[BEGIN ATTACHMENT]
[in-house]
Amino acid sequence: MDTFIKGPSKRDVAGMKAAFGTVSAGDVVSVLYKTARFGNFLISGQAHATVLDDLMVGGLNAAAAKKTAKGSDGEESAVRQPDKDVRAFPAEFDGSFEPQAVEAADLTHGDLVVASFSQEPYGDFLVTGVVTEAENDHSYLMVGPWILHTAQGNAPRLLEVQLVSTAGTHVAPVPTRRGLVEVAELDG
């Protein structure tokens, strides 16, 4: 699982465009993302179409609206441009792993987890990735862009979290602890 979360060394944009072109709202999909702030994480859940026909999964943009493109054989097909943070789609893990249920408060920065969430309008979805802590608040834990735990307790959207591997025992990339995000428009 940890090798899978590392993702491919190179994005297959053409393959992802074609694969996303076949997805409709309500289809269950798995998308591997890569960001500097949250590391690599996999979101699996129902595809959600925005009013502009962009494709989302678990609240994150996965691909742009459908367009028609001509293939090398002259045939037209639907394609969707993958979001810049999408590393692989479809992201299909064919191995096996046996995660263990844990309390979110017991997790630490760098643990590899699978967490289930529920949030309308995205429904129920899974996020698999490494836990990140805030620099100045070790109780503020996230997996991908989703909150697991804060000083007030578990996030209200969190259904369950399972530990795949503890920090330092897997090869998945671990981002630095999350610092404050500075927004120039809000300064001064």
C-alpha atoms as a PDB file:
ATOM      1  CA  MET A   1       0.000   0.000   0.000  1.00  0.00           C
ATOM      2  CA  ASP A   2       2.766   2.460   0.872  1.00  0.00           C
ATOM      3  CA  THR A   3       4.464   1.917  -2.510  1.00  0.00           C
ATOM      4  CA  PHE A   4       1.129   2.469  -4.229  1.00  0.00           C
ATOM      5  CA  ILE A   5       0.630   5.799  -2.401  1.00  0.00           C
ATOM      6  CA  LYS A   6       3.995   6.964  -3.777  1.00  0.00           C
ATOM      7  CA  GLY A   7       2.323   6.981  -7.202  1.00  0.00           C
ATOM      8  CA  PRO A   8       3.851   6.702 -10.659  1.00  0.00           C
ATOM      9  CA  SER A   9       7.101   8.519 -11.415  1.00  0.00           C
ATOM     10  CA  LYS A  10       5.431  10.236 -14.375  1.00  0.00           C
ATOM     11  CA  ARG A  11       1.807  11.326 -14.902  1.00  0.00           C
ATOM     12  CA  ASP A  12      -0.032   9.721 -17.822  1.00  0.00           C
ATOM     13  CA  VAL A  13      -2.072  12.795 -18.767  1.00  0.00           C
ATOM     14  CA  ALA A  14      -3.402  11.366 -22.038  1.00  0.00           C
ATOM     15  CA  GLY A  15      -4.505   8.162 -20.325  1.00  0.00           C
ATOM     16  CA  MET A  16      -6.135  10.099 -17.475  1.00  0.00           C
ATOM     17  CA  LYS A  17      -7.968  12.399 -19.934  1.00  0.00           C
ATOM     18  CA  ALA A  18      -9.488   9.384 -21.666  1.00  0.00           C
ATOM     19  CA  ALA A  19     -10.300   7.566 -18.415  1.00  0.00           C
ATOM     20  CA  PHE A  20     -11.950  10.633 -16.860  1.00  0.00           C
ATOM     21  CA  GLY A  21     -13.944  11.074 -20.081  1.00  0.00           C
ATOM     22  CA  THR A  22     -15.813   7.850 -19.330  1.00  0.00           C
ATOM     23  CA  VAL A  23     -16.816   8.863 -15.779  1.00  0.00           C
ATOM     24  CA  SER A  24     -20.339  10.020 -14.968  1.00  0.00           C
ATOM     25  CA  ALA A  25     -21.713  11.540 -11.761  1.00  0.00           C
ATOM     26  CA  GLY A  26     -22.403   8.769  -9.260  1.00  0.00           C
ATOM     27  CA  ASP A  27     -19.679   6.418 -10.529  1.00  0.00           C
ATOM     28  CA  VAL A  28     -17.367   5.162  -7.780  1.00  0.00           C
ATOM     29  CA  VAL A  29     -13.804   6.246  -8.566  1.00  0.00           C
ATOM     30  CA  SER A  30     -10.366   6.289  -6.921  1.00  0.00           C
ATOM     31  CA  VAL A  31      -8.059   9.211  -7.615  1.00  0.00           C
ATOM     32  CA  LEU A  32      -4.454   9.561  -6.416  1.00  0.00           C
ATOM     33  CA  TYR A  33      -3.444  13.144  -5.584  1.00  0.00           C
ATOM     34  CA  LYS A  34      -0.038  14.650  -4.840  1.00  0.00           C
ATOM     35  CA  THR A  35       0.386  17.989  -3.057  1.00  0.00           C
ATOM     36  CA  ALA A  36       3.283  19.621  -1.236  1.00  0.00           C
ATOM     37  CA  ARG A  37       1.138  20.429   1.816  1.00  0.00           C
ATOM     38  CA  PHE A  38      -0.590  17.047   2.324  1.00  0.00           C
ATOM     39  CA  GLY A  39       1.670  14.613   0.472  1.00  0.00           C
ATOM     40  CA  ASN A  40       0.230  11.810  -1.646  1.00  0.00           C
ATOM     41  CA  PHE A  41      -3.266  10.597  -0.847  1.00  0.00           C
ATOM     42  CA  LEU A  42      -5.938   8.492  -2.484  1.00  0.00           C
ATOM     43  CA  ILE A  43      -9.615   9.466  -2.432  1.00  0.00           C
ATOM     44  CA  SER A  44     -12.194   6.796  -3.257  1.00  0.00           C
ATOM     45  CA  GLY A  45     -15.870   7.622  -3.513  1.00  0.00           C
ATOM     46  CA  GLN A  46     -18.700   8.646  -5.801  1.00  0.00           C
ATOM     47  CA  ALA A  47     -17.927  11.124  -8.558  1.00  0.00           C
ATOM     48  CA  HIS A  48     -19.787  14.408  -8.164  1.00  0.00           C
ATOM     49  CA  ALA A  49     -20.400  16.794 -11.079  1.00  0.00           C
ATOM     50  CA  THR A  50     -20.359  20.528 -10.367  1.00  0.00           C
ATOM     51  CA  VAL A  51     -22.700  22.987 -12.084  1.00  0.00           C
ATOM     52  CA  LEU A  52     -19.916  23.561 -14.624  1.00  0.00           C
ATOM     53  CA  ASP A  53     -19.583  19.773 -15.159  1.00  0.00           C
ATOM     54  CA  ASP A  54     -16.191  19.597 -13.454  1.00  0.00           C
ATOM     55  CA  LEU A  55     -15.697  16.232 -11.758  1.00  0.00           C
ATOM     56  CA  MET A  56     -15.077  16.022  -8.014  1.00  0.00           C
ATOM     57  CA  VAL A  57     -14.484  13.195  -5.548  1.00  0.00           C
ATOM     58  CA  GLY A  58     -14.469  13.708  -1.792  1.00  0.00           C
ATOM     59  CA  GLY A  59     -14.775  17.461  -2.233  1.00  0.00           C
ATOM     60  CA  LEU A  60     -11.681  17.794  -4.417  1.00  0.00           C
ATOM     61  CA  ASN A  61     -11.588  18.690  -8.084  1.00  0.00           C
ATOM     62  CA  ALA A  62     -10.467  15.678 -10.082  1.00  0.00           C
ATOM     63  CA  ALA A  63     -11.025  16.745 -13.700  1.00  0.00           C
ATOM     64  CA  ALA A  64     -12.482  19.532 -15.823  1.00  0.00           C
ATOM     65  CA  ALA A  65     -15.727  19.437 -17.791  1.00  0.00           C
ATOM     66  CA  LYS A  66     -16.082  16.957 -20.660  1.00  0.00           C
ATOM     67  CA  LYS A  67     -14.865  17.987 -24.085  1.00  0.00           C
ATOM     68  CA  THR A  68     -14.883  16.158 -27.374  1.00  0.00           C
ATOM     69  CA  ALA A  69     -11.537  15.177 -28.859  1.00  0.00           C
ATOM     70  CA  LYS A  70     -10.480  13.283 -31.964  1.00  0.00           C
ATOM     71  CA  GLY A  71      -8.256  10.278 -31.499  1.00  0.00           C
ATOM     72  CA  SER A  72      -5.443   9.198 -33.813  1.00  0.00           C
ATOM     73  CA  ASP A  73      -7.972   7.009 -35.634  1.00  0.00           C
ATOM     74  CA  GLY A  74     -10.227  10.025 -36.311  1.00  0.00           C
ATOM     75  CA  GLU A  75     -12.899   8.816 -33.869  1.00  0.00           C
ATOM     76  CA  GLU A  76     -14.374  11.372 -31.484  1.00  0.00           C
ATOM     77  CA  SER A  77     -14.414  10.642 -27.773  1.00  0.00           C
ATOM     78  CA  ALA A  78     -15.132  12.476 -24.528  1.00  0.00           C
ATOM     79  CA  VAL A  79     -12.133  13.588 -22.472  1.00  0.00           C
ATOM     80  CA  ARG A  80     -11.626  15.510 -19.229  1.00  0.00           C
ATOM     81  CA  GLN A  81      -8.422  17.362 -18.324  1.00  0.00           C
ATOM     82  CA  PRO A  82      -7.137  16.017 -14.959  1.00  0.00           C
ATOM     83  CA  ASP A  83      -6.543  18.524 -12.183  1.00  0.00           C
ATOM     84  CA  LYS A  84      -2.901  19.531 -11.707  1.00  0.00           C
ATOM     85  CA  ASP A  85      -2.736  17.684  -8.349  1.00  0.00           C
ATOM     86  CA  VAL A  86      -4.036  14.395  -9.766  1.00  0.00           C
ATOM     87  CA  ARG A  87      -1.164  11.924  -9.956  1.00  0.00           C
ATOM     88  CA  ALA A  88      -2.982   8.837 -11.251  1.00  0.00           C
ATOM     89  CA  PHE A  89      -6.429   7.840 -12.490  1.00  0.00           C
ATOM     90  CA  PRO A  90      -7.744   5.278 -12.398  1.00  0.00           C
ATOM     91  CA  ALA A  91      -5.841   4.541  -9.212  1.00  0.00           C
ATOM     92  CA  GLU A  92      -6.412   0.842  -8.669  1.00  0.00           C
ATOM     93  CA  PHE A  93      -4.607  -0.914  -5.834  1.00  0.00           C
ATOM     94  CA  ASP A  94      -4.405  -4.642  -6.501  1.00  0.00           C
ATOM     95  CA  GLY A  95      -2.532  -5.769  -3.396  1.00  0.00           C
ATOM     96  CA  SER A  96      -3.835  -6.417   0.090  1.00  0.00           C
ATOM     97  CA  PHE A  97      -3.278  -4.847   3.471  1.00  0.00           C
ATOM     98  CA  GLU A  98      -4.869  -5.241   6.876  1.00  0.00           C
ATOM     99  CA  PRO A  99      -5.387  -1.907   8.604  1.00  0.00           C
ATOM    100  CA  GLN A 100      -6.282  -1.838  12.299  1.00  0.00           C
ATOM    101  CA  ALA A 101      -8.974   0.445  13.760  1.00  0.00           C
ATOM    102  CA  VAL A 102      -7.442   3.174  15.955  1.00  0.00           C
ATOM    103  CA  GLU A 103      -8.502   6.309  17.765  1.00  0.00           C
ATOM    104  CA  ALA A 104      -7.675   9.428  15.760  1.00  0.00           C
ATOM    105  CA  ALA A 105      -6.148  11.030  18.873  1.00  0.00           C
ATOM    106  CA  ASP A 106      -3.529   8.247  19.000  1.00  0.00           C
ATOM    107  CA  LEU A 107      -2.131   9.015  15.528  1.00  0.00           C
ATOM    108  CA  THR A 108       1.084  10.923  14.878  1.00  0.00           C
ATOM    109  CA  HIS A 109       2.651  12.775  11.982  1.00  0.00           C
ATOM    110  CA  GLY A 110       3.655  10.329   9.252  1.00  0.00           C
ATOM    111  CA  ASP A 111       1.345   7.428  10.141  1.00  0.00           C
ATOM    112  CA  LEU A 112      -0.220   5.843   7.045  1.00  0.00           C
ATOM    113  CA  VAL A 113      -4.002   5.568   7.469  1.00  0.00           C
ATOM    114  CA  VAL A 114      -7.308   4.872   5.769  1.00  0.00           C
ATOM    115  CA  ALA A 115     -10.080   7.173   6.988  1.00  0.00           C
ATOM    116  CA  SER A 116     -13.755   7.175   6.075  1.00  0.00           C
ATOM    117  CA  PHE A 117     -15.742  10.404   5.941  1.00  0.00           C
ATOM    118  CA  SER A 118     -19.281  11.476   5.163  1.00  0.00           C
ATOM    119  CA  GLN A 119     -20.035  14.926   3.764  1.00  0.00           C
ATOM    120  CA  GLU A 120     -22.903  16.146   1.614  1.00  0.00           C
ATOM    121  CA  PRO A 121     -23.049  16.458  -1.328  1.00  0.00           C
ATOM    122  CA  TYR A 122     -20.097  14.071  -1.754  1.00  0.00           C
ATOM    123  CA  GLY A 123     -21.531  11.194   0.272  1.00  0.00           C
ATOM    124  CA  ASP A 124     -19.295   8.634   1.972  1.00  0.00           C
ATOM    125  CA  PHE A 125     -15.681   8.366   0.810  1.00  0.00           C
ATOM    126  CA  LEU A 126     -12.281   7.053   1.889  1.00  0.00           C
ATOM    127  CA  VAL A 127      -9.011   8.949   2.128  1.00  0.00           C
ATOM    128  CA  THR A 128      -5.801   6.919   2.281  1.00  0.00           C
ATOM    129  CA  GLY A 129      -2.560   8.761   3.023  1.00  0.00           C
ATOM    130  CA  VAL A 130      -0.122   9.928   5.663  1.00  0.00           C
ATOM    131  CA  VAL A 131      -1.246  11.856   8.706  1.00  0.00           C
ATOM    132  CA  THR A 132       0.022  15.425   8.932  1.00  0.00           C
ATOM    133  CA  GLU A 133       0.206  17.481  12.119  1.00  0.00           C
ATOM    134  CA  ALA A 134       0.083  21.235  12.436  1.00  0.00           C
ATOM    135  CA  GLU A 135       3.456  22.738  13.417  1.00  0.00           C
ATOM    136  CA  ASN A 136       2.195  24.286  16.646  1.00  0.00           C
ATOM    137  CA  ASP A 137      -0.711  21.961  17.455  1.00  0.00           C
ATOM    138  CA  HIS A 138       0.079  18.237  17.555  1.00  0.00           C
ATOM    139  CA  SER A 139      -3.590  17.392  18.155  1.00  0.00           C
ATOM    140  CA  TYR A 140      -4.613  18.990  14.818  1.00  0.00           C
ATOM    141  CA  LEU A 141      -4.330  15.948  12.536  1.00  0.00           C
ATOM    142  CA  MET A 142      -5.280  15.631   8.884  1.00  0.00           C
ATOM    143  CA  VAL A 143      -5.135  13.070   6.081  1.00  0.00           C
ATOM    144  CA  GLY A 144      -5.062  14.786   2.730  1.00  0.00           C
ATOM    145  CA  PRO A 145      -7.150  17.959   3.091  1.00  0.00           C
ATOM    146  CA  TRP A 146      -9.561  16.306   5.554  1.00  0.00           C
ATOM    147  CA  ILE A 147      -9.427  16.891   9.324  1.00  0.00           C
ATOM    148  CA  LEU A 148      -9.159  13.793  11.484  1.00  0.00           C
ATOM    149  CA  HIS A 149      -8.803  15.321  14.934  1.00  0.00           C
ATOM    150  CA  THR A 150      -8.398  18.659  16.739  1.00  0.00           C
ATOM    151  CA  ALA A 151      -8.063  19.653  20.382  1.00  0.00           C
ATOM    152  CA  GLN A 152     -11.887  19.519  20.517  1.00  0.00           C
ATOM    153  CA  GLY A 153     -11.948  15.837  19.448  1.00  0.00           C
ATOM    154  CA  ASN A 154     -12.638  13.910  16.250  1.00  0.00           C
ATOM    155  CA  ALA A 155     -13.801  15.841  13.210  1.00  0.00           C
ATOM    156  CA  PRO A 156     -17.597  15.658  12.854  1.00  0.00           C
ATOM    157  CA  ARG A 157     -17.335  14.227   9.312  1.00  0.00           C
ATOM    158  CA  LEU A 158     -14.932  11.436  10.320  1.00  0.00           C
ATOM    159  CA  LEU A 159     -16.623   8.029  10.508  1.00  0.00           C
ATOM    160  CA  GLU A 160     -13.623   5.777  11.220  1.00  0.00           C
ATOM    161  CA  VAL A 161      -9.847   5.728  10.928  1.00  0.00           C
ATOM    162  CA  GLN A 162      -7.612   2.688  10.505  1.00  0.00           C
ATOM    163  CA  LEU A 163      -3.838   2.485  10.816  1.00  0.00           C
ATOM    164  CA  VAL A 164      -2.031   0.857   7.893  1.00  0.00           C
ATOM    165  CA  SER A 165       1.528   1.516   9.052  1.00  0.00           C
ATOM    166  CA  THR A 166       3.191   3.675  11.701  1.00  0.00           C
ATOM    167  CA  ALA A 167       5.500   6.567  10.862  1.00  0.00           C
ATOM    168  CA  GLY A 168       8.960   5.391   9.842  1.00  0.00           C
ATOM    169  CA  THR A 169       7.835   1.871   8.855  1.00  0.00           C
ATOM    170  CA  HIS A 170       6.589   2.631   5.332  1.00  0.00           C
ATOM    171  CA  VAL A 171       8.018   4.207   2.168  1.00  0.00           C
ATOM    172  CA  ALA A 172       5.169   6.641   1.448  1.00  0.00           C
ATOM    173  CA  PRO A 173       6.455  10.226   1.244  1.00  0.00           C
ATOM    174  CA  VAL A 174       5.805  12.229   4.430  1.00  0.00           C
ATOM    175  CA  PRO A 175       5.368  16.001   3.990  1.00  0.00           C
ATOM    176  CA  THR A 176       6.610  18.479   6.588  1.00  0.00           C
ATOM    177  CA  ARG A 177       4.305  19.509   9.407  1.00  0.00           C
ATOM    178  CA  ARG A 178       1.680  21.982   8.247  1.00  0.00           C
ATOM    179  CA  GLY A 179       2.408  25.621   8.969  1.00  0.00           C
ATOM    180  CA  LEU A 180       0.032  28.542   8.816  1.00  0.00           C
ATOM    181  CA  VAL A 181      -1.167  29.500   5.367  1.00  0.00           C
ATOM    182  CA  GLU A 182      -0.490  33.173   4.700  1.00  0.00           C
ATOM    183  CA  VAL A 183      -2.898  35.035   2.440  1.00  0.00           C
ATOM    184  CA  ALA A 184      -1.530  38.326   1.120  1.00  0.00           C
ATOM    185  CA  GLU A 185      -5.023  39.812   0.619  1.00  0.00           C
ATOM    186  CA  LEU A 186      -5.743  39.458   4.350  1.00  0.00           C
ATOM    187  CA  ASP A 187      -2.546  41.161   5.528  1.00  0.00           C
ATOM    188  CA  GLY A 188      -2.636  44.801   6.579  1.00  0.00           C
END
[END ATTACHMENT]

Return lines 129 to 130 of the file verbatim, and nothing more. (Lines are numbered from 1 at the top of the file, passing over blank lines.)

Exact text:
ATOM    125  CA  PHE A 125     -15.681   8.366   0.810  1.00  0.00           C
ATOM    126  CA  LEU A 126     -12.281   7.053   1.889  1.00  0.00           C